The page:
National Parks & Forest Areas
One of the things that has put Tucson on the map as a top destination for outdoor recreation is the fact that it is bordered by both a National Park and a National Forest...
Saguaro National Park
Head to the east or west and you will hit the borders of the awe-inspiring Saguaro National Park, which is divided into two districts. The Tucson Mountain District lies to the west, just a short drive from downtown Tucson. A little bit further from Tucson's urban core but just as accessible is the Rincon Mountain District to the east. Both districts have distinct topography and unique history but the one thing they both have in common is stunning vistas and of course, a massive number of Saguaro cacti - more than anywhere else in the Sonoran Desert.
The Tucson Mountain district boasts ancient petroglyphs at sites like Signal Hill, plenty of hiking trails, gravel bike riding on the Bajada Loop Drive, and easy access from a number of other top Tucson attractions like the top-rated Arizona-Sonora Desert Museum.
The larger Rincon Mountain district stretches deep (and high) from the desert floor to Ponderosa pine forests, offering rugged day hikes or even multi-day backpacking excursions to sites like the historic Manning Camp. Staying closer to the entrance of the park also offers hikes for all levels and a beautiful bike or car ride along the paved but scenic Cactus Forest Drive.
Coronado National Forest
Head north or south of town and you'll find yourself in one of the sky island districts of Coronado National Forest. To the north are the towering cliffs of the Santa Catalina Mountains, home to the mighty Mount Lemmon. From the ski area at the top of this 9,159-foot behemoth to the warmer, lower elevation campgrounds and everywhere in-between, recreation opportunities abound, making this one of Sothern Arizona's favorite playgrounds. One of the most accessible and recreation-friendly areas of Coronado National Forest, here visitors will find numerous campsites, hiking and mountain biking trails, climbing routes, and one of the most famous road bike rides in the states, up and down Catalina Highway.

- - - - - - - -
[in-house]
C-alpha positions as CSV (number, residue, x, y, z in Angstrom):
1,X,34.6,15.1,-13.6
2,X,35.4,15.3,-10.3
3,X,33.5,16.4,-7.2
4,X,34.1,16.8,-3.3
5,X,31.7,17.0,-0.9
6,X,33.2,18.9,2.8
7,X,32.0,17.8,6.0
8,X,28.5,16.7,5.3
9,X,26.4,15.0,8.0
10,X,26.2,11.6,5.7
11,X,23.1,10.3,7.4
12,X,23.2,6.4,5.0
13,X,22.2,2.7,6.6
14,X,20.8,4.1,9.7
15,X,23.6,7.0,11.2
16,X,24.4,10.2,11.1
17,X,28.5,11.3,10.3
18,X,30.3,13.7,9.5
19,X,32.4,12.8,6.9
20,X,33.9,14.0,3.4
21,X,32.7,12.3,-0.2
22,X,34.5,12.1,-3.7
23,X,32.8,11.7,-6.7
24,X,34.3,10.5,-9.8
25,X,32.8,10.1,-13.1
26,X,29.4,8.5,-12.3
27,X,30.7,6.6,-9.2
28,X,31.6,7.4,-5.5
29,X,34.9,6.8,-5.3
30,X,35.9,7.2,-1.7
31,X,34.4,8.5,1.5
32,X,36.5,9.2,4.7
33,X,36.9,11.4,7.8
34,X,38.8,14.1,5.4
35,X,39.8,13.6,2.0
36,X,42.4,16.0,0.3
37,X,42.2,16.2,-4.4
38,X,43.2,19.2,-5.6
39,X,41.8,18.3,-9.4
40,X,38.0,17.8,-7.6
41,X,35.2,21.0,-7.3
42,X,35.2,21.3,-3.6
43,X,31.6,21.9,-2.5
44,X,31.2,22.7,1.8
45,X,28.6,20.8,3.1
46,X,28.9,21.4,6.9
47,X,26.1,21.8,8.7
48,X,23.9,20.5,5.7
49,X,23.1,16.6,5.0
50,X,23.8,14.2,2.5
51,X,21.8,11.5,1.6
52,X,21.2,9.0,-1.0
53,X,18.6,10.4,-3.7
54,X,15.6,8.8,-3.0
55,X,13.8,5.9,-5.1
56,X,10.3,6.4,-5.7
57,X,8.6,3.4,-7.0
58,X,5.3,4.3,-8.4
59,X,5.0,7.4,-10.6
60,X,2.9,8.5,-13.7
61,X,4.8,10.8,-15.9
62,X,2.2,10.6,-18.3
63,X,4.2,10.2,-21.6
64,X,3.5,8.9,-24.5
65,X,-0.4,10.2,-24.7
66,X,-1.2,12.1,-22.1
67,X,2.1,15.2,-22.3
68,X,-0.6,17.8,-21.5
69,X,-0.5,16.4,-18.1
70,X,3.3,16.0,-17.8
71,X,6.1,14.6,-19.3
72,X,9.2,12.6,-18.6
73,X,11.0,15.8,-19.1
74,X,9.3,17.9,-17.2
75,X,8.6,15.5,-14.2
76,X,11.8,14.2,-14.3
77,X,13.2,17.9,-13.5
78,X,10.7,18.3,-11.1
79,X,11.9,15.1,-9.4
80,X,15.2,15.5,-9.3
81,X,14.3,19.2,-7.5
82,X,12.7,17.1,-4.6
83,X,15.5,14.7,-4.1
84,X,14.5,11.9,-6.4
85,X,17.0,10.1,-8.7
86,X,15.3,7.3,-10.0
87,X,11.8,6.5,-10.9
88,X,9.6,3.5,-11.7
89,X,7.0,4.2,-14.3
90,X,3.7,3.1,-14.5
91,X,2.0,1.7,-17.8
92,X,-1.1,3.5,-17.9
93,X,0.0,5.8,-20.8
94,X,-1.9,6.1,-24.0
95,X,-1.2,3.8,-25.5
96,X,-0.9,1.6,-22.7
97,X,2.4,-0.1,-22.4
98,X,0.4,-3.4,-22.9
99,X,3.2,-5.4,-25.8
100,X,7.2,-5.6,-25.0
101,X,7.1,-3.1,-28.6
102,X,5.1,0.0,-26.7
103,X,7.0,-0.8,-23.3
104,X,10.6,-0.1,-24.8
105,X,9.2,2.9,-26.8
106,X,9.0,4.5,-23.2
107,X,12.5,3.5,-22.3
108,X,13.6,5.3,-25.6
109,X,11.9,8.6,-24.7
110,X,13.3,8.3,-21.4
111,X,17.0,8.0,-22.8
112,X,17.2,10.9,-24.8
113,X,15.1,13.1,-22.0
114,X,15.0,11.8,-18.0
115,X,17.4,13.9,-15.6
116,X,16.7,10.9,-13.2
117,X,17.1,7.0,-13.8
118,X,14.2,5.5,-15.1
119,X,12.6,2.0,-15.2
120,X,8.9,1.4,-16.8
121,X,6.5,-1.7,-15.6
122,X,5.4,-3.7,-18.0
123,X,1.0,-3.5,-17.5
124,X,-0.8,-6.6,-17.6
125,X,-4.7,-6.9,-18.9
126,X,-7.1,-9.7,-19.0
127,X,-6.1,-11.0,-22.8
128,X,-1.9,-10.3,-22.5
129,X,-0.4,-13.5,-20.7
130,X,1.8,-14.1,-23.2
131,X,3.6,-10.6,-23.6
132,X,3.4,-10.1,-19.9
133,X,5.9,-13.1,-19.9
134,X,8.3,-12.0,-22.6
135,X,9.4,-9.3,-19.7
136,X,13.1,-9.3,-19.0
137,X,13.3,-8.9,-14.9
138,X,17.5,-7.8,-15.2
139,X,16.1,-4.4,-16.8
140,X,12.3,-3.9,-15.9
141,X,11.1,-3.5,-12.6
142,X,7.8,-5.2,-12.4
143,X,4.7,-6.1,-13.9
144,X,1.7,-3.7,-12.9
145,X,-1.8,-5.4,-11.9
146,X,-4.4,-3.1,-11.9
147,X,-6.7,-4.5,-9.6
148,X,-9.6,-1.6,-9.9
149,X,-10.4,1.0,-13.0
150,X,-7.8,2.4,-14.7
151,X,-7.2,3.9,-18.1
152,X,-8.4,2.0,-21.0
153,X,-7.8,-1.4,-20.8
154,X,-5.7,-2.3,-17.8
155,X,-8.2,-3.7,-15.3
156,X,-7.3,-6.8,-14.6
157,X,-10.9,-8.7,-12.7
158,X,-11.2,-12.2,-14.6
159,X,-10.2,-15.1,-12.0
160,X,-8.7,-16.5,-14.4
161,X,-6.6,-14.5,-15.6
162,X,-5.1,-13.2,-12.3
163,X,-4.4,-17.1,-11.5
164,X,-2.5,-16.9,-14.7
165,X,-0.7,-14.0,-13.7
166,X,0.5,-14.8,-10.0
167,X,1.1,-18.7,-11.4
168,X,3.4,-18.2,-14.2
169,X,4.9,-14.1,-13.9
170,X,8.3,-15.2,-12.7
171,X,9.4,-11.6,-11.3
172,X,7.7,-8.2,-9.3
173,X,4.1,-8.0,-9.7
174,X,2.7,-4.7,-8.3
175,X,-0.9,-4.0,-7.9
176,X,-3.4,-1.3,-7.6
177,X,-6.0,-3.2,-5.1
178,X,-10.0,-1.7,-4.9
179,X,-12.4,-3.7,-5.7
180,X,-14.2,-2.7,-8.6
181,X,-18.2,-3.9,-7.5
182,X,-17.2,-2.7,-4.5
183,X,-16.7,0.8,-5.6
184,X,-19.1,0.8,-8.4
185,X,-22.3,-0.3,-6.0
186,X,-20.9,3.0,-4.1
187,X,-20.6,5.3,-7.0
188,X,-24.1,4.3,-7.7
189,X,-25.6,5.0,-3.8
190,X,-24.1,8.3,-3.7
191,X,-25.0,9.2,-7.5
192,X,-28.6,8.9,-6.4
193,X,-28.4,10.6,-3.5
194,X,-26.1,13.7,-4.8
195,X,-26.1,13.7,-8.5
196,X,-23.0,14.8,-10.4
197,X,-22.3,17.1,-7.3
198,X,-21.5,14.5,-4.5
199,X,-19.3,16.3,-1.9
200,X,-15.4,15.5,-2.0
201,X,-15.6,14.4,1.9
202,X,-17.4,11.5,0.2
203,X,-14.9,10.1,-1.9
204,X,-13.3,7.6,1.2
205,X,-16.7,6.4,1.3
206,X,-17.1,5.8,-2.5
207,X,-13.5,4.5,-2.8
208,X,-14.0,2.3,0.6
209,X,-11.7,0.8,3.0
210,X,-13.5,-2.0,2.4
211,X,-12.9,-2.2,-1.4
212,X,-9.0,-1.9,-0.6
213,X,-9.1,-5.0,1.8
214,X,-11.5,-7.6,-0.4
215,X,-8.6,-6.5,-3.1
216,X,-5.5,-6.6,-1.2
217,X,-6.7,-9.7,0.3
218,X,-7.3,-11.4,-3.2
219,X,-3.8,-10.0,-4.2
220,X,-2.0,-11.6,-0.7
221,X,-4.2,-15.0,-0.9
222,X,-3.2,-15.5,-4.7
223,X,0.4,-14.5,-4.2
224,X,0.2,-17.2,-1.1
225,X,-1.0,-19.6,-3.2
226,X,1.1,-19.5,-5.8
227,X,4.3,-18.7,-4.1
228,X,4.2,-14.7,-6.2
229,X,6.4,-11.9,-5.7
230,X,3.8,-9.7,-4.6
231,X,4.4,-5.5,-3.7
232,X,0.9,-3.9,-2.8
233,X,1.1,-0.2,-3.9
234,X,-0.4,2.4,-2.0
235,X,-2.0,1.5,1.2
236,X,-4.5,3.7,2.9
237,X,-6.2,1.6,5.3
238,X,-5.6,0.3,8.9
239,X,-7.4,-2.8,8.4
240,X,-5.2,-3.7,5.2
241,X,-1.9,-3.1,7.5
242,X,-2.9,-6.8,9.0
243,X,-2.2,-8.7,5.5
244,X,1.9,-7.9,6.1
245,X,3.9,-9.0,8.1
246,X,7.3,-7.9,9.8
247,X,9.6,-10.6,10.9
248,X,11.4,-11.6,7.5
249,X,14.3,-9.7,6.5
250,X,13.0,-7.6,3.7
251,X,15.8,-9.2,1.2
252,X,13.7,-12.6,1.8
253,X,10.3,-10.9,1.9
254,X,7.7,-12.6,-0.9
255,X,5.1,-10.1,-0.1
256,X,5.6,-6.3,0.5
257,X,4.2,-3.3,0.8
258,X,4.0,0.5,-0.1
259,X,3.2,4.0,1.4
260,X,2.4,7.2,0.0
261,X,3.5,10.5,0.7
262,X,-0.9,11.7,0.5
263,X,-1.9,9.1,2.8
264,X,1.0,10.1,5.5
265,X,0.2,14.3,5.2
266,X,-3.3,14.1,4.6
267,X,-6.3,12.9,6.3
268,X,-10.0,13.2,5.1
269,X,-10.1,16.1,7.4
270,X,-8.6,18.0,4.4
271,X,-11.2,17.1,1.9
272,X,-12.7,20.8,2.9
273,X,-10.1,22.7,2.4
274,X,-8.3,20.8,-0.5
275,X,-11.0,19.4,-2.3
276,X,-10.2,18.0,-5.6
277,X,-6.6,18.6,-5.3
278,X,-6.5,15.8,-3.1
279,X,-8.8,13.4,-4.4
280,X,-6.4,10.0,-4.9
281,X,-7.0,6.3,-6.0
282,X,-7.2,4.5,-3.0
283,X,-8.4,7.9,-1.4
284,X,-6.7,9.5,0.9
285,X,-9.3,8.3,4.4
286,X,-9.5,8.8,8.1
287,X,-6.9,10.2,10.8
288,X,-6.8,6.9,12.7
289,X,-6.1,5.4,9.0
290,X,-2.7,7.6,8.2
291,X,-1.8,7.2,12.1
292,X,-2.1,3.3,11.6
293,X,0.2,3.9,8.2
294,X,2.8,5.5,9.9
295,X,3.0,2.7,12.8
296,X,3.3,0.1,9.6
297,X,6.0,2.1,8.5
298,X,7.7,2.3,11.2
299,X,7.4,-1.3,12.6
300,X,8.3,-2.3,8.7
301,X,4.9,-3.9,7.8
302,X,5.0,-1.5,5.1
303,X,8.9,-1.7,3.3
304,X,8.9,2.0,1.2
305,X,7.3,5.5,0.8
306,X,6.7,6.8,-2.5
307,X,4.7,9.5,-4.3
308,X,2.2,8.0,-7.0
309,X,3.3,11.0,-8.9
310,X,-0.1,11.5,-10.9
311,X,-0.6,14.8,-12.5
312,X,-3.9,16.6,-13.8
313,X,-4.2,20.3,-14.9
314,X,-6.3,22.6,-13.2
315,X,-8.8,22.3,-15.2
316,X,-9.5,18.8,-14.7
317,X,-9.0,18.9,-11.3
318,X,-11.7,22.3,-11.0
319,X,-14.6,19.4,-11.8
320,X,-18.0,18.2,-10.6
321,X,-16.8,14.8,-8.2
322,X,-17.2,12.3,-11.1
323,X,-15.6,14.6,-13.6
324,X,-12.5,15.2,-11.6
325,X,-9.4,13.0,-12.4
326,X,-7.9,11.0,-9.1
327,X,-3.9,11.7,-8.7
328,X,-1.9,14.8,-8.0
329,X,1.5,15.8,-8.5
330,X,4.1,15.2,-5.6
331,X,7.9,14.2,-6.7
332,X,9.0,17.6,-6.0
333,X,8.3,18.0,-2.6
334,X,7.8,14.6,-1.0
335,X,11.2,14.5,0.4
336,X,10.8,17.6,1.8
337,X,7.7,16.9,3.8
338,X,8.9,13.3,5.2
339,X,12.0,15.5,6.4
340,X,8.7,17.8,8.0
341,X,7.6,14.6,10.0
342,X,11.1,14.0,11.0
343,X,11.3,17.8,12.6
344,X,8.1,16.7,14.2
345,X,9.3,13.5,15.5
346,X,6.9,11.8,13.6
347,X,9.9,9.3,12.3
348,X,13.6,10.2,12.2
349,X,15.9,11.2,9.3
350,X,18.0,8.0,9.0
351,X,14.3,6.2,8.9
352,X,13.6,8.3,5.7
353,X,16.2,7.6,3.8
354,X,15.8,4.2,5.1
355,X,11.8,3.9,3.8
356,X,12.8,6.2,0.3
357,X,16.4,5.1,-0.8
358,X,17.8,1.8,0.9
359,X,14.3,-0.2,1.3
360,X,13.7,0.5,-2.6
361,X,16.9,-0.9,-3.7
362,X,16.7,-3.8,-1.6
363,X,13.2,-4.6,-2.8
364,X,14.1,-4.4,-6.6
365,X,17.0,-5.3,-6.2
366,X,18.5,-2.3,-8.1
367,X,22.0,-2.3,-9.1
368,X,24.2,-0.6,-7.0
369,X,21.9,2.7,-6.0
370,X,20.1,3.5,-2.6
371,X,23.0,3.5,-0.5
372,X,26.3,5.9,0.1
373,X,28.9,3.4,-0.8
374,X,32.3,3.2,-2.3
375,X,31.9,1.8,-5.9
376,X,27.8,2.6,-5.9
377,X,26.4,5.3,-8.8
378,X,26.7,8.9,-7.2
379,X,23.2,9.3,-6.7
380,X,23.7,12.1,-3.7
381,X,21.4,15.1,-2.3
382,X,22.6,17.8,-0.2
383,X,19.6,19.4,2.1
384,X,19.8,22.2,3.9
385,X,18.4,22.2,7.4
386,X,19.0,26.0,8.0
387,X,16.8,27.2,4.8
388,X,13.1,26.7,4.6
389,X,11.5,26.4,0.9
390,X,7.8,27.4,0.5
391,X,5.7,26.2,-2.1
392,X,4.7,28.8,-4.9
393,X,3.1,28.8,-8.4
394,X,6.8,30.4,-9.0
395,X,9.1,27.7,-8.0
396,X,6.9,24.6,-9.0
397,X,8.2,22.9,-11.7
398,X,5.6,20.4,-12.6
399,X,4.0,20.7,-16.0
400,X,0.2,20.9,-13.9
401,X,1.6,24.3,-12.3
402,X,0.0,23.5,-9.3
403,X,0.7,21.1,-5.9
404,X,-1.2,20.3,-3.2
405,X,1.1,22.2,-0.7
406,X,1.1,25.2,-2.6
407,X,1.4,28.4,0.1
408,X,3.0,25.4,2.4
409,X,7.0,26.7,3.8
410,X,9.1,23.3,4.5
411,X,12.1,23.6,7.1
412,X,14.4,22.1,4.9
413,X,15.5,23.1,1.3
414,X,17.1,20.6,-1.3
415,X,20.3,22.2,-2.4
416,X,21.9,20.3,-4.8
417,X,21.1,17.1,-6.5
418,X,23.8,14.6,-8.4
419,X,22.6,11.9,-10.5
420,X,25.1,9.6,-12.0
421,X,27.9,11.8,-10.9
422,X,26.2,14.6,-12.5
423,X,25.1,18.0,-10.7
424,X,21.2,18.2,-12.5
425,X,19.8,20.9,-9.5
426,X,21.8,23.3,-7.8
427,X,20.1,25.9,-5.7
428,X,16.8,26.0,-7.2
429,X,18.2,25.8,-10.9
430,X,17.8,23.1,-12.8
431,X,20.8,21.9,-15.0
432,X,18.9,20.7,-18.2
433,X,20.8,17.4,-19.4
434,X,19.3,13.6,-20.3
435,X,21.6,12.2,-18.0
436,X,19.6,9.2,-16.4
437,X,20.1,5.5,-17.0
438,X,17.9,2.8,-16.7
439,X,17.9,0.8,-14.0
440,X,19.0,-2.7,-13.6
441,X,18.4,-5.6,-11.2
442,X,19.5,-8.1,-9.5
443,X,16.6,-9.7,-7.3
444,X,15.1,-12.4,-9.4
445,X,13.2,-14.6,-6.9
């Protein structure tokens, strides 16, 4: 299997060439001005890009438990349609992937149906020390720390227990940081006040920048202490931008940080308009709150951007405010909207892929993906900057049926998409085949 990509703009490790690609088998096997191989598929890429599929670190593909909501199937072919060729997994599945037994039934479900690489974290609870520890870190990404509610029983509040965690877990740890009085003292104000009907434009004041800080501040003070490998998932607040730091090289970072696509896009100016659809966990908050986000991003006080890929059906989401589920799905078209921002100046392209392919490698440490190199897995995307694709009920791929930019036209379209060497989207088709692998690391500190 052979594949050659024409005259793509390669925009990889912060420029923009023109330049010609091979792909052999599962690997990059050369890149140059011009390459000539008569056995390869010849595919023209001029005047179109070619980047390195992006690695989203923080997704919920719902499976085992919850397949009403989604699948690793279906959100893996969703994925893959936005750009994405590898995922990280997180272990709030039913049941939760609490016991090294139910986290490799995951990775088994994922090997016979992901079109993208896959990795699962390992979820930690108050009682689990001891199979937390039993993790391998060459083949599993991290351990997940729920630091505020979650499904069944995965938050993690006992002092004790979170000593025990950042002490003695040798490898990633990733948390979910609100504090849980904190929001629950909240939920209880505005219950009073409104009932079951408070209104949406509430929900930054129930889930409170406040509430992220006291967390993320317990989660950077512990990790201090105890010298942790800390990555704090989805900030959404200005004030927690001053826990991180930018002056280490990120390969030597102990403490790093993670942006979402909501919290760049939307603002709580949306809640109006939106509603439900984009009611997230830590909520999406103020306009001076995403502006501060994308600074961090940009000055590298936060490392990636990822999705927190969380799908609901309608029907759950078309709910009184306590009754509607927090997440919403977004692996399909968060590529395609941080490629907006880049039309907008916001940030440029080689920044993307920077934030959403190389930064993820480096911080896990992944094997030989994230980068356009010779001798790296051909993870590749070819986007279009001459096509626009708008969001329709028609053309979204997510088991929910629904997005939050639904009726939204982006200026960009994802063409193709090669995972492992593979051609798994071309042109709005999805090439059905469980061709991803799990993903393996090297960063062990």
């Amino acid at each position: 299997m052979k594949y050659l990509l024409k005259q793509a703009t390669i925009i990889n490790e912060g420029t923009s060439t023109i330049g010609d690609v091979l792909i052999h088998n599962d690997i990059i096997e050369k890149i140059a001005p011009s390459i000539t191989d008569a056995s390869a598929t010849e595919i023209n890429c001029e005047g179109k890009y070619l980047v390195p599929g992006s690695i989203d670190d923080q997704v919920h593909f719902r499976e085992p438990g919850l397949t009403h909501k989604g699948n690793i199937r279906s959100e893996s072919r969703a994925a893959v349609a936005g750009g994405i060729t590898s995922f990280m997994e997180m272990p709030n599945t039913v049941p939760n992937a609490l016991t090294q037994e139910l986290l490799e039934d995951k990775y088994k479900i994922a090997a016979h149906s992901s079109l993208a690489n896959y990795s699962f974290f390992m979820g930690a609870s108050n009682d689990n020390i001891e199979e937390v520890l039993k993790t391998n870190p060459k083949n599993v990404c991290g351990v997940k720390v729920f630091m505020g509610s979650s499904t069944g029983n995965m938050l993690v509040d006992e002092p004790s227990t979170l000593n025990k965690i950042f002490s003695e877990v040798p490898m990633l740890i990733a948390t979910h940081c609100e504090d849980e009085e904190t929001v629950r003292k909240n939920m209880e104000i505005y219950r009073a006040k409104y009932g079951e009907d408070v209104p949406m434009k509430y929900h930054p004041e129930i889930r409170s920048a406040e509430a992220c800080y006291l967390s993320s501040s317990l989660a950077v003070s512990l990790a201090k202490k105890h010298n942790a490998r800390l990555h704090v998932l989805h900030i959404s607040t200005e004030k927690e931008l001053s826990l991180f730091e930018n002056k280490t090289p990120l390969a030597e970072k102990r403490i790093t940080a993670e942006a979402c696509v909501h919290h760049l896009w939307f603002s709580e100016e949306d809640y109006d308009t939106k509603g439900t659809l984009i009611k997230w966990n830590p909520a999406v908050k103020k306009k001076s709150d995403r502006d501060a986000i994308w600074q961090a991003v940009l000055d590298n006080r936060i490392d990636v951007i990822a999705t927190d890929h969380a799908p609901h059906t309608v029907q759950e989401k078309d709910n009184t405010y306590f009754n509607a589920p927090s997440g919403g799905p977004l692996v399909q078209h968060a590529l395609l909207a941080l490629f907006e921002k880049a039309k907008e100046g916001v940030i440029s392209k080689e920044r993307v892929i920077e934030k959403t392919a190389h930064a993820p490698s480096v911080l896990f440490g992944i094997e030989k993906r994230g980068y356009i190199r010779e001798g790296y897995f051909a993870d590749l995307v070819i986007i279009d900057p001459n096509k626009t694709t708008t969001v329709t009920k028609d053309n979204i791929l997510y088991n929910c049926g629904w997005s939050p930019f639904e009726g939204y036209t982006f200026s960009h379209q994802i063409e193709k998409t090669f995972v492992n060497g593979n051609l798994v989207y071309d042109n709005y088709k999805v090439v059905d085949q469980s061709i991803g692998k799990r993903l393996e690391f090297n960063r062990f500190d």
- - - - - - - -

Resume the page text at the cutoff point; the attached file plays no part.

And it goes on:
To the south are the wild and scenic Santa Rita Mountains, home to Mount Wrightson, the tallest peak in Southern Arizona (297 feet taller than Lemmon), and Madera Canyon, one of the country's most recognized birding destinations. Much like the Santa Catalinas, this picturesque range offers endless hiking trails and opportunities for hiking and biking. While the trip is a little bit further from Tucson than heading north to the Catalinas, the extra miles are certainly worth it.
And if you're willing to go even further beyond Tucson, the other districts of Coronado offer access to more of Southern Arizona's sky islands. Find even more rare species of birds in the Huachuca Mountains, more camping, hiking, and cycling in the Pinalenos, and stunning rock formations in the Chiricahuas, home to the must-visit Chiricahua National Monument.